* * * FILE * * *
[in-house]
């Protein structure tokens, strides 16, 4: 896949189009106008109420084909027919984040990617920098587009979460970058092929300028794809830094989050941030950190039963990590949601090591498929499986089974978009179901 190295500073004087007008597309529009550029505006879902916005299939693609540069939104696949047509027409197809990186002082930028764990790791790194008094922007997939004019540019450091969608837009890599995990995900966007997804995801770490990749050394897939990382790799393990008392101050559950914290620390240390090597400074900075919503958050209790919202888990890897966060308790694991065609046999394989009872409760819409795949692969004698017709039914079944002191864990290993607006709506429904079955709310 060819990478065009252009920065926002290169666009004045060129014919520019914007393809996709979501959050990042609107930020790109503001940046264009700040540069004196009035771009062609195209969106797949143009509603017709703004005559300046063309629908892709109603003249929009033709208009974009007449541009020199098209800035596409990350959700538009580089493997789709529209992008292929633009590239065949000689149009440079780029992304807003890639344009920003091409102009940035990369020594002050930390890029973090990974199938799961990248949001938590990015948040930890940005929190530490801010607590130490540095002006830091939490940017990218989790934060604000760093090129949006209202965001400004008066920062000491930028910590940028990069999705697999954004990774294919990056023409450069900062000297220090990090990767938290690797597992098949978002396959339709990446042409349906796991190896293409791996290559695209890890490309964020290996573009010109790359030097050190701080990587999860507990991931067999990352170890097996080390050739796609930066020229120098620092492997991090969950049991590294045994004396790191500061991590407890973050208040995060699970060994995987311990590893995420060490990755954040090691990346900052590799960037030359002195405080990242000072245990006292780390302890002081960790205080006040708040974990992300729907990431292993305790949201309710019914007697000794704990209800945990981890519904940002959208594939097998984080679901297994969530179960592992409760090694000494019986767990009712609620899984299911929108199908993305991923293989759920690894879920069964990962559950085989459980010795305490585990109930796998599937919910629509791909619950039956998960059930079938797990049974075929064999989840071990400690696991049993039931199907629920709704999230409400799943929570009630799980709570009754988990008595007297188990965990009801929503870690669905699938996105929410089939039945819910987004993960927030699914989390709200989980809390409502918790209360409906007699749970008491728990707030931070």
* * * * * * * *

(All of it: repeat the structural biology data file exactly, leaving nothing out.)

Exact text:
[in-house]
């Protein structure tokens, strides 16, 4: 896949189009106008109420084909027919984040990617920098587009979460970058092929300028794809830094989050941030950190039963990590949601090591498929499986089974978009179901 190295500073004087007008597309529009550029505006879902916005299939693609540069939104696949047509027409197809990186002082930028764990790791790194008094922007997939004019540019450091969608837009890599995990995900966007997804995801770490990749050394897939990382790799393990008392101050559950914290620390240390090597400074900075919503958050209790919202888990890897966060308790694991065609046999394989009872409760819409795949692969004698017709039914079944002191864990290993607006709506429904079955709310 060819990478065009252009920065926002290169666009004045060129014919520019914007393809996709979501959050990042609107930020790109503001940046264009700040540069004196009035771009062609195209969106797949143009509603017709703004005559300046063309629908892709109603003249929009033709208009974009007449541009020199098209800035596409990350959700538009580089493997789709529209992008292929633009590239065949000689149009440079780029992304807003890639344009920003091409102009940035990369020594002050930390890029973090990974199938799961990248949001938590990015948040930890940005929190530490801010607590130490540095002006830091939490940017990218989790934060604000760093090129949006209202965001400004008066920062000491930028910590940028990069999705697999954004990774294919990056023409450069900062000297220090990090990767938290690797597992098949978002396959339709990446042409349906796991190896293409791996290559695209890890490309964020290996573009010109790359030097050190701080990587999860507990991931067999990352170890097996080390050739796609930066020229120098620092492997991090969950049991590294045994004396790191500061991590407890973050208040995060699970060994995987311990590893995420060490990755954040090691990346900052590799960037030359002195405080990242000072245990006292780390302890002081960790205080006040708040974990992300729907990431292993305790949201309710019914007697000794704990209800945990981890519904940002959208594939097998984080679901297994969530179960592992409760090694000494019986767990009712609620899984299911929108199908993305991923293989759920690894879920069964990962559950085989459980010795305490585990109930796998599937919910629509791909619950039956998960059930079938797990049974075929064999989840071990400690696991049993039931199907629920709704999230409400799943929570009630799980709570009754988990008595007297188990965990009801929503870690669905699938996105929410089939039945819910987004993960927030699914989390709200989980809390409502918790209360409906007699749970008491728990707030931070």